Jean Yoyotte (4 August 1927 – 1 July 2009) was a French Egyptologist, Professor of Egyptology at the Collège de France and director of research at the École pratique des hautes études (EPHE).
The Kharga Oasis (الخارجة), (meaning "the outer") is the southernmost of Egypt's five western oases.
The Louvre, or the Louvre Museum, is the world's largest art museum and a historic monument in Paris, France.
Memphis (مَنْف; ⲙⲉⲙϥⲓ; Μέμφις) was the ancient capital of Aneb-Hetch, the first nome of Lower Egypt.
The Nile River (النيل, Egyptian Arabic en-Nīl, Standard Arabic an-Nīl; ⲫⲓⲁⲣⲱ, P(h)iaro; Ancient Egyptian: Ḥ'pī and Jtrw; Biblical Hebrew:, Ha-Ye'or or, Ha-Shiḥor) is a major north-flowing river in northeastern Africa, and is commonly regarded as the longest river in the world, though some sources cite the Amazon River as the longest.
Pharaoh (ⲡⲣ̅ⲣⲟ Prro) is the common title of the monarchs of ancient Egypt from the First Dynasty (c. 3150 BCE) until the annexation of Egypt by the Roman Empire in 30 BCE, although the actual term "Pharaoh" was not used contemporaneously for a ruler until circa 1200 BCE.
Polyaenus or Polyenus (see ae (æ) vs. e; Πoλύαινoς, Polyainos, "much-praised") was a 2nd-century Macedonian author, known best for his Stratagems in War (in Greek, Στρατηγήματα), which has been preserved.
A prince is a male ruler or member of a monarch's or former monarch's family ranked below a king and above a duke.
Psammetichus IV is a proposed ancient Egyptian ruler who lived during the First Persian Period (the 27th Dynasty).
Ra (rꜥ or rˤ; also transliterated rˤw; cuneiform: ri-a or ri-ia) or Re (ⲣⲏ, Rē) is the ancient Egyptian sun god.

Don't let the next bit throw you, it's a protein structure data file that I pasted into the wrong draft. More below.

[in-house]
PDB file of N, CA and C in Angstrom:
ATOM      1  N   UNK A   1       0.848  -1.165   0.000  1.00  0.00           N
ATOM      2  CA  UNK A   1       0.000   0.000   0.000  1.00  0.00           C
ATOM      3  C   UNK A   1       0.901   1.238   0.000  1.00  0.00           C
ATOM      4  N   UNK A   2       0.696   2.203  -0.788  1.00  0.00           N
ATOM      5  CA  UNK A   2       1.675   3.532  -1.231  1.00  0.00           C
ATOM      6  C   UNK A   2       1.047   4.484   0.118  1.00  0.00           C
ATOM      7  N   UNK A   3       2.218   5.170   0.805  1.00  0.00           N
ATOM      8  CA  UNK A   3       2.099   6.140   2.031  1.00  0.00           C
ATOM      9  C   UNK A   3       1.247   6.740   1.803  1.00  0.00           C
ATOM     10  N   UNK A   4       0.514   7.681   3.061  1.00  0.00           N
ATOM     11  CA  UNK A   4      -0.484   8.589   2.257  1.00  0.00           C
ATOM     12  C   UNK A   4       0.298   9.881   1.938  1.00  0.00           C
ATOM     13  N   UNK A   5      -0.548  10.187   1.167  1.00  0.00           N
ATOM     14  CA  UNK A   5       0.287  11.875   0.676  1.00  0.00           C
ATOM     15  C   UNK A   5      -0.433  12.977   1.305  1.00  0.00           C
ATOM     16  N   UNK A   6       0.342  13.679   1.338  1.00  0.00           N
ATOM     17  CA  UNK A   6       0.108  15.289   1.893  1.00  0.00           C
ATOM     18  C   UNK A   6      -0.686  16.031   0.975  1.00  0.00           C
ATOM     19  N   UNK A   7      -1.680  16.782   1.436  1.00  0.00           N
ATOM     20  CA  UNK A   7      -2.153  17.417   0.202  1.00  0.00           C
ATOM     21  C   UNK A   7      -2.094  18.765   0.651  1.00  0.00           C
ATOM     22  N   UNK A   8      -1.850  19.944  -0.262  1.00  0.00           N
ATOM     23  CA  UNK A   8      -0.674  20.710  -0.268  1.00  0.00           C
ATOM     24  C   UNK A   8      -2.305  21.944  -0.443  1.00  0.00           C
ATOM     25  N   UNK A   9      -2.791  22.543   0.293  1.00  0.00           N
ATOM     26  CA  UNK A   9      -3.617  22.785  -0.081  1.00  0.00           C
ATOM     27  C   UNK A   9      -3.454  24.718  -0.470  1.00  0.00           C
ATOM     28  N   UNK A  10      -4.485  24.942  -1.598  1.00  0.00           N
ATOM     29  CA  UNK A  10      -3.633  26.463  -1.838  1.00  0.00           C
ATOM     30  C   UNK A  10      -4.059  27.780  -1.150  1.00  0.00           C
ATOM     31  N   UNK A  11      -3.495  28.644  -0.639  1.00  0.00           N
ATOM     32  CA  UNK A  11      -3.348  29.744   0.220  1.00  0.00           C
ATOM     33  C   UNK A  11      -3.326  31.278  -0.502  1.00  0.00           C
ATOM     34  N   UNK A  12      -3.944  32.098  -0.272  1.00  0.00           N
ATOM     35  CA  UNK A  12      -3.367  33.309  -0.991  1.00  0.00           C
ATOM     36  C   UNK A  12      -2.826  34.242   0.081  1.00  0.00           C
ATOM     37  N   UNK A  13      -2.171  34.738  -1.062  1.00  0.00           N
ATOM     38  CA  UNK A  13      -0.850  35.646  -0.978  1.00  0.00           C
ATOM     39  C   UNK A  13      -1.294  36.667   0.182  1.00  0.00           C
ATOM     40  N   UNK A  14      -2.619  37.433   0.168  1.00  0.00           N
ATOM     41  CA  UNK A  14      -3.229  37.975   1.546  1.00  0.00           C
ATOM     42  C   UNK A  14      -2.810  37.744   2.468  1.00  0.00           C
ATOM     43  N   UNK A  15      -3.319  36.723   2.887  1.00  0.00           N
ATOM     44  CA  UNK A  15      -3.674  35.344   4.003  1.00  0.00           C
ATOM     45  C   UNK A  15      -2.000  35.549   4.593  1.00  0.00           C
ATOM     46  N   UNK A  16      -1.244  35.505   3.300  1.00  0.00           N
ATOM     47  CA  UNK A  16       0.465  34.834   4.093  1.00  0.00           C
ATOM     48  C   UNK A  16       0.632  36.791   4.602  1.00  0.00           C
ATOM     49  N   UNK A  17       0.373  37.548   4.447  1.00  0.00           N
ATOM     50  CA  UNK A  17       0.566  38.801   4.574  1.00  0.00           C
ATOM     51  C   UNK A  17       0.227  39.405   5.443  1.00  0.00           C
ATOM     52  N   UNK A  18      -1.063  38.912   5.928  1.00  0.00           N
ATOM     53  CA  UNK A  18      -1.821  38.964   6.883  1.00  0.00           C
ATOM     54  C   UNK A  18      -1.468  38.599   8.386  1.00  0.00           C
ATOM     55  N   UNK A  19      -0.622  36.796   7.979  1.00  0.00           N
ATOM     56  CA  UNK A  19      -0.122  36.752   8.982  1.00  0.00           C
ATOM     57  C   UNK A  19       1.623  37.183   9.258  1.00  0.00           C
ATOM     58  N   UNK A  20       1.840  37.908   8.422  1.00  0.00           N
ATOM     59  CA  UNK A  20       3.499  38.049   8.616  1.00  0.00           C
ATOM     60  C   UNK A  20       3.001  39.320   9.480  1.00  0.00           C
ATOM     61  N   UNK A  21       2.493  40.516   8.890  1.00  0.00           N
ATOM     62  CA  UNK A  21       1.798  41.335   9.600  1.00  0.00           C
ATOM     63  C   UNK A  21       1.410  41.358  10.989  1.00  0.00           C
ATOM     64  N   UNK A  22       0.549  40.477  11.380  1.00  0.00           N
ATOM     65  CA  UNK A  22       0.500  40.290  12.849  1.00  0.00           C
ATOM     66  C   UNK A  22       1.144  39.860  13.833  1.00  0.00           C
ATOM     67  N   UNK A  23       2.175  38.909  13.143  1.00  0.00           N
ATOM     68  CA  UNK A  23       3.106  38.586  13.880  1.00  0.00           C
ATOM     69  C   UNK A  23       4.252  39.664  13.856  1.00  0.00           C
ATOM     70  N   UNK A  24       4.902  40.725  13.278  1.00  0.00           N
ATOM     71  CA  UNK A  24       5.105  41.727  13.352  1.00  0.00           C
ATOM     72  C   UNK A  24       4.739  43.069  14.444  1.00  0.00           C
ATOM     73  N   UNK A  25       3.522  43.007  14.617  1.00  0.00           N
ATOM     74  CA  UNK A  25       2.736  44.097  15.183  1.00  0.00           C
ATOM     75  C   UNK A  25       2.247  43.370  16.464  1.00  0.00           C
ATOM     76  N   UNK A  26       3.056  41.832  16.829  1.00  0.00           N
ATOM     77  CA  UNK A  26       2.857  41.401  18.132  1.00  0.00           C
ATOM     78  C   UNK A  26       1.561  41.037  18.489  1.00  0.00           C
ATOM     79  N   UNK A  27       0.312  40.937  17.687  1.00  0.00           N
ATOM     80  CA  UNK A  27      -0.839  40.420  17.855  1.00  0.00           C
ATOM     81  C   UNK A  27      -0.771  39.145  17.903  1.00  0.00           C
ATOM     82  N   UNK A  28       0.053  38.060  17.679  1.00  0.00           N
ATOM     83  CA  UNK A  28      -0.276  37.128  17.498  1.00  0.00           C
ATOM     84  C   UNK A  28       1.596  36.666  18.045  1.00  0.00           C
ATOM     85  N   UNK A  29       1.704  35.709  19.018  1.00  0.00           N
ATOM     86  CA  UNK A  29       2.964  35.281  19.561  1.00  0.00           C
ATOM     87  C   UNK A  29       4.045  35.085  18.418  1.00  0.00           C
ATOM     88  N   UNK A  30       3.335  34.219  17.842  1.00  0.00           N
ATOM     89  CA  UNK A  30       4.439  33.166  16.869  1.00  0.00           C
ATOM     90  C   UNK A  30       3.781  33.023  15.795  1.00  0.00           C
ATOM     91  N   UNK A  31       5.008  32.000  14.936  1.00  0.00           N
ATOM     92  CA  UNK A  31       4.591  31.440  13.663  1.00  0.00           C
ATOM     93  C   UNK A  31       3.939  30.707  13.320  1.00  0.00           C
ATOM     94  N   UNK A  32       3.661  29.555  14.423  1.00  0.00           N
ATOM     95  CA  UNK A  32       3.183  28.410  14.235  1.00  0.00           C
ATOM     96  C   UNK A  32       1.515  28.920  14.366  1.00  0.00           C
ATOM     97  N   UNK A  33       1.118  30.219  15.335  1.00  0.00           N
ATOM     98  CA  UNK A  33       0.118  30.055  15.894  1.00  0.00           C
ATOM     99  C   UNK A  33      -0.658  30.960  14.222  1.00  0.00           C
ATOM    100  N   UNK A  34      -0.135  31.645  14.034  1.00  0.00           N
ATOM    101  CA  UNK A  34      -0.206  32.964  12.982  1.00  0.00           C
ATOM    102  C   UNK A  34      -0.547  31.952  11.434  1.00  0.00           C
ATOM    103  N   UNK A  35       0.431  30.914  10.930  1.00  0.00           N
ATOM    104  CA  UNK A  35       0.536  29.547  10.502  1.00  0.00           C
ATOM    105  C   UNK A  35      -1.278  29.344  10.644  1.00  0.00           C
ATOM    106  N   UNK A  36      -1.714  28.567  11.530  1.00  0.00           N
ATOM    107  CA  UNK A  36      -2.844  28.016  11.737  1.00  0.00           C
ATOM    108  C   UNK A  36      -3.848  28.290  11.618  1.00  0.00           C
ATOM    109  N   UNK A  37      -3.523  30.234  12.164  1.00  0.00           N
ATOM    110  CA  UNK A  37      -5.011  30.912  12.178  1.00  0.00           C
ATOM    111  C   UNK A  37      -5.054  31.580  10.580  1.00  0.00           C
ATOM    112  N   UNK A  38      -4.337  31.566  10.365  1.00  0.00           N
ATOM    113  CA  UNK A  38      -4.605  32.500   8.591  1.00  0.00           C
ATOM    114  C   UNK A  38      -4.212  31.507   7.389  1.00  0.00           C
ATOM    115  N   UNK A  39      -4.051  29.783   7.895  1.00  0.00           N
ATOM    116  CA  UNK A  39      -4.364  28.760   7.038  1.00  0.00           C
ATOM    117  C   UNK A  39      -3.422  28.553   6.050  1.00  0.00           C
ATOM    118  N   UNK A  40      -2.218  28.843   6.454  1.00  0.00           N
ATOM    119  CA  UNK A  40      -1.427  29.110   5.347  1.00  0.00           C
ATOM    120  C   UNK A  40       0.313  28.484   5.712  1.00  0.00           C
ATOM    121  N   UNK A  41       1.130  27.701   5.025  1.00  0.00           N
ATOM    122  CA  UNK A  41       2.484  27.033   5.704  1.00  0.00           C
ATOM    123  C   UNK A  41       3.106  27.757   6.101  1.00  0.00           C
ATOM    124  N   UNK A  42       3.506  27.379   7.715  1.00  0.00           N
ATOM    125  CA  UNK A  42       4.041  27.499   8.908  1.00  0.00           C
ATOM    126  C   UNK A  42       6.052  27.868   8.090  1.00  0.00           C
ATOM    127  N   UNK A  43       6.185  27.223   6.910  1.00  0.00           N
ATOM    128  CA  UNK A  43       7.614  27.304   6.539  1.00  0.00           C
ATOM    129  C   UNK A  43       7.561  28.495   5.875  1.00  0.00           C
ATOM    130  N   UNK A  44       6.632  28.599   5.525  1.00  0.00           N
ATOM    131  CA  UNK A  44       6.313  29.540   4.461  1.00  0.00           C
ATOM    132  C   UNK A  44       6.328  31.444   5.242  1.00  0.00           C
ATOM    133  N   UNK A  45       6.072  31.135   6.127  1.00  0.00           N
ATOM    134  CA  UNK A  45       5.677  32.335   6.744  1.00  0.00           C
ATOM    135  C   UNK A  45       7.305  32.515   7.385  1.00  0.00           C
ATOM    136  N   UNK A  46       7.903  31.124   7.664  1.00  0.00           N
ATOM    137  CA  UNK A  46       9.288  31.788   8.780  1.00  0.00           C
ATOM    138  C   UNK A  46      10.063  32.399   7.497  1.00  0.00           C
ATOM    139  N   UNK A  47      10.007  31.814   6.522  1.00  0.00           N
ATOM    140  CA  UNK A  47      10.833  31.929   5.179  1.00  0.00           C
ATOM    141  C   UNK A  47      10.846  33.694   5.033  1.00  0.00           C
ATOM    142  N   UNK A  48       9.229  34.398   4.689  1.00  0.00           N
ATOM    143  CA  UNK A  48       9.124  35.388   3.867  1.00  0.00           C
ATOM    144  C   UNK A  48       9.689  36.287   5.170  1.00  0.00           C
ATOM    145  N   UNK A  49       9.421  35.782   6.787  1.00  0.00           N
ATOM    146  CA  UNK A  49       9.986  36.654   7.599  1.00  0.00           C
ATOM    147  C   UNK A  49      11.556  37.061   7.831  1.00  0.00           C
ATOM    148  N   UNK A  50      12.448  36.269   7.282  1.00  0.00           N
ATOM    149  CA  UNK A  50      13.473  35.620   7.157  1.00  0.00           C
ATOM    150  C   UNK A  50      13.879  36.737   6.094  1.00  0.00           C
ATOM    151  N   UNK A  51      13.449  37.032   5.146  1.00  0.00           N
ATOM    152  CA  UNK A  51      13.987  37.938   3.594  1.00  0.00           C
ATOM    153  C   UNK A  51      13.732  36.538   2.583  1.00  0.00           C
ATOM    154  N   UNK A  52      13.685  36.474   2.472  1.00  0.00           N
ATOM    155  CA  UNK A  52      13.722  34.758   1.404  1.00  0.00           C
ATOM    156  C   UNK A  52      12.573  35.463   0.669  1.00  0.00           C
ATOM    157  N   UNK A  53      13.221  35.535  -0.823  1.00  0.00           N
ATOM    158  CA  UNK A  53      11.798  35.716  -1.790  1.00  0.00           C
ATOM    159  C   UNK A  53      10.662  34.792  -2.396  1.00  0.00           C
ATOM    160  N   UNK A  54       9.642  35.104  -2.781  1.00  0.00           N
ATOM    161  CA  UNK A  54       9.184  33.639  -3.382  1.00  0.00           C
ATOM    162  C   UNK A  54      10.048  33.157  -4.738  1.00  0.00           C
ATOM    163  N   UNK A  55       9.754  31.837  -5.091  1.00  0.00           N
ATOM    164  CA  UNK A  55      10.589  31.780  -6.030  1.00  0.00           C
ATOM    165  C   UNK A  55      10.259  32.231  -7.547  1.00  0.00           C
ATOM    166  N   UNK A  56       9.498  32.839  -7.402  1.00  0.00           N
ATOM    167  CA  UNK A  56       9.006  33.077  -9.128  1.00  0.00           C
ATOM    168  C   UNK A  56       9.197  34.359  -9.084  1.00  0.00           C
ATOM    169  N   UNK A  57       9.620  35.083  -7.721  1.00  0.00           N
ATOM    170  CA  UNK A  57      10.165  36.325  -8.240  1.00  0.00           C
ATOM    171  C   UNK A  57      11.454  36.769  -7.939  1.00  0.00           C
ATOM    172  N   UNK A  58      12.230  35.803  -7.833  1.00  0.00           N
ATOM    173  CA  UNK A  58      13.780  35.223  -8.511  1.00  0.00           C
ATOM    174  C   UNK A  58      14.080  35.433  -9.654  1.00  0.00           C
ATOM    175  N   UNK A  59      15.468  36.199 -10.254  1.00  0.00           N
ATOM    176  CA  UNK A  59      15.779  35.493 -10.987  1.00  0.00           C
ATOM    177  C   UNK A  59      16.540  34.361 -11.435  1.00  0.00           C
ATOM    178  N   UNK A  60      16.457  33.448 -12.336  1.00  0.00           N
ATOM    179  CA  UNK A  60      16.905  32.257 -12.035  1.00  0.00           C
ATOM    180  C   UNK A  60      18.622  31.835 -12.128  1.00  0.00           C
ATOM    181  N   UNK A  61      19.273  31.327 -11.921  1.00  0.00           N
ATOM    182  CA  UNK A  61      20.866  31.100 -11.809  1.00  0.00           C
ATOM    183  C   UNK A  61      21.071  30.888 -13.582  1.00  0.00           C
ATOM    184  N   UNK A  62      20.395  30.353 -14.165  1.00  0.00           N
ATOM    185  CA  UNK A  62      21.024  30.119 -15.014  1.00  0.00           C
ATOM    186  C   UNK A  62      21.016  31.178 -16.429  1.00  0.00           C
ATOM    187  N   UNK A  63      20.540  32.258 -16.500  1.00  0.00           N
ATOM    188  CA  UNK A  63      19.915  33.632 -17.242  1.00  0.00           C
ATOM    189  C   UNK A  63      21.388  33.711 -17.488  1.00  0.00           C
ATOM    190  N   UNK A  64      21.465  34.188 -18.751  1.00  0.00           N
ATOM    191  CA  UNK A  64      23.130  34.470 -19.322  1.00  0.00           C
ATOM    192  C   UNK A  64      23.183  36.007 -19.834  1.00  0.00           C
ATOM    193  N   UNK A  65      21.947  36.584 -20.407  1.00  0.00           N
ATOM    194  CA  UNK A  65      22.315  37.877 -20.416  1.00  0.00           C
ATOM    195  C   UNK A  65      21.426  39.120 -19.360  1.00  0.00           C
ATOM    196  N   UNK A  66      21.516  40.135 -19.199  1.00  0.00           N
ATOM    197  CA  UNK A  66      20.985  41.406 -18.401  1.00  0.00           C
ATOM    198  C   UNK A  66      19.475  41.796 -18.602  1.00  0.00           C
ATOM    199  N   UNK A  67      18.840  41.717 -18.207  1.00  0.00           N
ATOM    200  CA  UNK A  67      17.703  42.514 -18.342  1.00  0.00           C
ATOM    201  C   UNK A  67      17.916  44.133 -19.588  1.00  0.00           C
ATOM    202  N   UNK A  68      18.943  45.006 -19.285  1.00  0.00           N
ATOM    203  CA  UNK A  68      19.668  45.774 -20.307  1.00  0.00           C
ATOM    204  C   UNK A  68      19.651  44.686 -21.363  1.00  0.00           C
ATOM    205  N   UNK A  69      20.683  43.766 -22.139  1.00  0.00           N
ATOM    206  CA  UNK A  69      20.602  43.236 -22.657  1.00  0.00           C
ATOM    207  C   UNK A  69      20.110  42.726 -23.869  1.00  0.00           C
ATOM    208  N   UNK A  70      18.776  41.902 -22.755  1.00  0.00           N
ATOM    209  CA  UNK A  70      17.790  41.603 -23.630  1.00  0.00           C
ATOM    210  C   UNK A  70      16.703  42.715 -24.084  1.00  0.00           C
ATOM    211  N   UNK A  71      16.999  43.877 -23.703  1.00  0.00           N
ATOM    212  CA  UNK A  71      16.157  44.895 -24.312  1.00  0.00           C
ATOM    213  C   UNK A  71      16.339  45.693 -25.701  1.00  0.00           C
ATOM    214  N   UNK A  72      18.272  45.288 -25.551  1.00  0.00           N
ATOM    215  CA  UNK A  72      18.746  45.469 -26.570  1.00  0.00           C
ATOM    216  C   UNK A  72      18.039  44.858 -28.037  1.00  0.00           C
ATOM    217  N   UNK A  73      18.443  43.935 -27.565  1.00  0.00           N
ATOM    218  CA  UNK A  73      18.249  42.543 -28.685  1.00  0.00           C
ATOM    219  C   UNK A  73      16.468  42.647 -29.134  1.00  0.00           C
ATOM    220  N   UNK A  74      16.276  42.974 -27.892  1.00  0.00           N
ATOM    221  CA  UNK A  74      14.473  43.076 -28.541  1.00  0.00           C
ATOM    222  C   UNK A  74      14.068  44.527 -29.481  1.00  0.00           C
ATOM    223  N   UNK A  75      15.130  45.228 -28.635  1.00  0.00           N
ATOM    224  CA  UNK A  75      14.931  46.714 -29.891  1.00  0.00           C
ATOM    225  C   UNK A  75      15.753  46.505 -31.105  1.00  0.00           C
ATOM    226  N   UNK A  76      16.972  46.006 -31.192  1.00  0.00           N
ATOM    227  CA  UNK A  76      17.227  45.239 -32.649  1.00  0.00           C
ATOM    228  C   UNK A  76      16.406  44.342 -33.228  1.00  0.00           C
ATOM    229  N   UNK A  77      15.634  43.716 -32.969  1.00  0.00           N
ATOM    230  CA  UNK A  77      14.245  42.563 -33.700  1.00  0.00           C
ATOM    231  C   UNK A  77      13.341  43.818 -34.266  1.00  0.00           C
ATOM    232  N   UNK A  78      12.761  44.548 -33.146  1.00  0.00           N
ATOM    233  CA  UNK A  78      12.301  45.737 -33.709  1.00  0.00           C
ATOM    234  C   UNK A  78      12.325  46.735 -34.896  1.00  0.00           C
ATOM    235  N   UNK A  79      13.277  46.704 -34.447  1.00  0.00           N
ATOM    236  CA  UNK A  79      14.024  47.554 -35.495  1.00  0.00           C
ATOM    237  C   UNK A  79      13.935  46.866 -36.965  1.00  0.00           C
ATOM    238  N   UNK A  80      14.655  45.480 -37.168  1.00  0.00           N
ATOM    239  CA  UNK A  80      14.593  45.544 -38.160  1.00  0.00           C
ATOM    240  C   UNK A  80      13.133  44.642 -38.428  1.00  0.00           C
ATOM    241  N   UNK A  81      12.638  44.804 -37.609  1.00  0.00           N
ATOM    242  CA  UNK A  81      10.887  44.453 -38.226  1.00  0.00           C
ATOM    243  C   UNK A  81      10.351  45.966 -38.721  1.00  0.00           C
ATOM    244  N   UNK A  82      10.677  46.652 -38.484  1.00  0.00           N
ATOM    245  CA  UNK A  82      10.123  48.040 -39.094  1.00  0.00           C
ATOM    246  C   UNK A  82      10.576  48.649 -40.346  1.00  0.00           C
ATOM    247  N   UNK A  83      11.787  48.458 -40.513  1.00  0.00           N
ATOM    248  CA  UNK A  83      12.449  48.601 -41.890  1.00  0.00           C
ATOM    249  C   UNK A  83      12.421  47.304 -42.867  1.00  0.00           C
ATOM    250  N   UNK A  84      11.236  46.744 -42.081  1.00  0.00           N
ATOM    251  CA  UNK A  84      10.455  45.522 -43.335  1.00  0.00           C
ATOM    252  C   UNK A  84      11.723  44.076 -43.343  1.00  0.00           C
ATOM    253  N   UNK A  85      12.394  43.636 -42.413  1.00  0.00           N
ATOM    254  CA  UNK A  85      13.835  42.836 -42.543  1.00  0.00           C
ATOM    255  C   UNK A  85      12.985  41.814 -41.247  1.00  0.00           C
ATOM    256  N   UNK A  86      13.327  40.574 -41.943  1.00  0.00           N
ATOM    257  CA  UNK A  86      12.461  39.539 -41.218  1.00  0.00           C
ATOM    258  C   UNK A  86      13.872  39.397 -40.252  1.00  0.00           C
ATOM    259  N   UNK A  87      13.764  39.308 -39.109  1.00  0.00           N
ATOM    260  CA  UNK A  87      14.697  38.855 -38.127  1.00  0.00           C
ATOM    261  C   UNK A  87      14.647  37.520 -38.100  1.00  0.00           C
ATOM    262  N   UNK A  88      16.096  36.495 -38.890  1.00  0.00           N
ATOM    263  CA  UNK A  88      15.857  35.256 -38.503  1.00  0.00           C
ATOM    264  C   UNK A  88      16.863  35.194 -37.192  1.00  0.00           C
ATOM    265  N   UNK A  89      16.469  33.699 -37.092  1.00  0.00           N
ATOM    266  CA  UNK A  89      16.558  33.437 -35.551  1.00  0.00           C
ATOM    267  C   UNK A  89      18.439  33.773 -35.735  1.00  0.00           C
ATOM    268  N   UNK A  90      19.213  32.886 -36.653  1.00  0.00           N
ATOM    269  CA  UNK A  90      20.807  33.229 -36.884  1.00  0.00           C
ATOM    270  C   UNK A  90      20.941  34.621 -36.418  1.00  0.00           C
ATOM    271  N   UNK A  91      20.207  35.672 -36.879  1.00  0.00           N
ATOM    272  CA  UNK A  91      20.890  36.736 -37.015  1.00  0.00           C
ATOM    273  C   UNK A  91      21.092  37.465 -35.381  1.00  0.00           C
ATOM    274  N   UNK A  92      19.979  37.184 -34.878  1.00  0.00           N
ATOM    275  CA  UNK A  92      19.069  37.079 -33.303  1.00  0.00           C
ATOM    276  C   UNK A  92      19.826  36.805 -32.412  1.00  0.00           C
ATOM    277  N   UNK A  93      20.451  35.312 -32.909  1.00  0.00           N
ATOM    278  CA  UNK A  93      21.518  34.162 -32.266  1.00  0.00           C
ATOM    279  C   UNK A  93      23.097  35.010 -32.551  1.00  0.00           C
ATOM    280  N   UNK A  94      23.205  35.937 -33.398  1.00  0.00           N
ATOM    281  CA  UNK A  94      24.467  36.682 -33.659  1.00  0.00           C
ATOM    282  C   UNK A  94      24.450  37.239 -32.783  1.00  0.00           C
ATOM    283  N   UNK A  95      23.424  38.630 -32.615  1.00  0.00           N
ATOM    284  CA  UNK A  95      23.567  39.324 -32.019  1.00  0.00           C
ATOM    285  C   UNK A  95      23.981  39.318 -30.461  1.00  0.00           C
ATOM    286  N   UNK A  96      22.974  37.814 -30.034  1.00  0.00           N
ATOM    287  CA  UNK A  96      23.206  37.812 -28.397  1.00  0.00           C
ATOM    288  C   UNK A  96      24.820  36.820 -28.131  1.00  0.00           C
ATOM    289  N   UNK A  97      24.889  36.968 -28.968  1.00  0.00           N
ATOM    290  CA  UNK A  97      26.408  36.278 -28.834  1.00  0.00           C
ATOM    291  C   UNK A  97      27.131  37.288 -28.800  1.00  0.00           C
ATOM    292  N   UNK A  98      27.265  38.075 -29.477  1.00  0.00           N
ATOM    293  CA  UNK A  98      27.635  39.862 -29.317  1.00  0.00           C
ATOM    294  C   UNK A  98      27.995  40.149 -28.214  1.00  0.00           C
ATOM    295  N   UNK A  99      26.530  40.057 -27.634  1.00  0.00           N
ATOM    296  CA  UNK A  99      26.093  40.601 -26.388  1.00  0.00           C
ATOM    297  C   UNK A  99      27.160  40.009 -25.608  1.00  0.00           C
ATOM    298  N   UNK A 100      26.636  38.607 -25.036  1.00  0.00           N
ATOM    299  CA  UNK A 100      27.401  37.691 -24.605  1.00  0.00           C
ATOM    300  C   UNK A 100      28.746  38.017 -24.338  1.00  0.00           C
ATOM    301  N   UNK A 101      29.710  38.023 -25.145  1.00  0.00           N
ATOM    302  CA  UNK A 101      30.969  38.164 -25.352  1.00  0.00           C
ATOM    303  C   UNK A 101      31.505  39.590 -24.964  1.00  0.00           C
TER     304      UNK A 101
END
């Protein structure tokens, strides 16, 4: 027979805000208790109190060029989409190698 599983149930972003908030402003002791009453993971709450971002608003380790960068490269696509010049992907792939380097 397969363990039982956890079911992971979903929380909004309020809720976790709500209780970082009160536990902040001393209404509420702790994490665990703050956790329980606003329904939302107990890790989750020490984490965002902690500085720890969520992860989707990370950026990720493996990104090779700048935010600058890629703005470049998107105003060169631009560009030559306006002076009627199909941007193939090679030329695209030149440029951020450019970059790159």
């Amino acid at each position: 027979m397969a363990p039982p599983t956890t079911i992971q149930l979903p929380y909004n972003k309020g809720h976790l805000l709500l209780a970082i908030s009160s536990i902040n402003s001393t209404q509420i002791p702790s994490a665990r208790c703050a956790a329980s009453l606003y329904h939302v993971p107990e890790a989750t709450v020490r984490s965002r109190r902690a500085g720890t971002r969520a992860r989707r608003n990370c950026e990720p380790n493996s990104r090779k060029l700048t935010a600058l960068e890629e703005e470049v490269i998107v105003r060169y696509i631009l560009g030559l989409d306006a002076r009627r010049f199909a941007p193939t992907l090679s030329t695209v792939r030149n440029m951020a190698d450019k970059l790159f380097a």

Satraps were the governors of the provinces of the ancient Median and Achaemenid Empires and in several of their successors, such as in the Sasanian Empire and the Hellenistic empires.
Scarabs were popular amulets and impression seals in Ancient Egypt.
A seal is a device for making an impression in wax, clay, paper, or some other medium, including an embossment on paper, and is also the impression thus made.
The Siwa Oasis (واحة سيوة, Wāḥat Sīwah) is an urban oasis in Egypt between the Qattara Depression and the Great Sand Sea in the Western Desert, nearly 50 km (30 mi) east of the Libyan border, and 560 km (348 mi) from Cairo.
The talent (talentum, from Ancient Greek: τάλαντον, talanton 'scale, balance, sum') was one of several ancient units of mass, a commercial weight, as well as corresponding units of value equivalent to these masses of a precious metal.
A tax (from the Latin taxo) is a mandatory financial charge or some other type of levy imposed upon a taxpayer (an individual or other legal entity) by a governmental organization in order to fund various public expenditures.
The Temple of Hibis is the largest and best preserved ancient Egyptian temple in the Kharga Oasis, as well as the only structure in Egypt dating to the 26th dynasty or Saite-Persian period (664-404 BCE) which has come down to modern times in relatively good condition.
The Archaeological Civic Museum of Bologna (Museo Civico Archeologico di Bologna) is located in the fifteenth-century Palazzo Galvani building at Via dell'Archiginnasio 2 postal code 40124 Bologna, once known as the Hospital of Death.
Thoth (from Greek Θώθ; derived from Egyptian ḏḥw.ty) is one of the deities of the Egyptian pantheon.
The Twenty-seventh Dynasty of Egypt (notated Dynasty XXVII, alternatively 27th Dynasty or Dynasty 27), also known as the First Egyptian Satrapy was effectively a province (satrapy) of the Achaemenid Persian Empire between 525 BC to 404 BC.
The Twenty-sixth Dynasty of Egypt (notated Dynasty XXVI, alternatively 26th Dynasty or Dynasty 26) was the last native dynasty to rule Egypt before the Persian conquest in 525 BC (although others followed).
In Egyptian history, the Upper and Lower Egypt period (also known as The Two Lands, a name for Ancient Egypt during this time) was the final stage of its prehistory and directly preceded the nation's unification.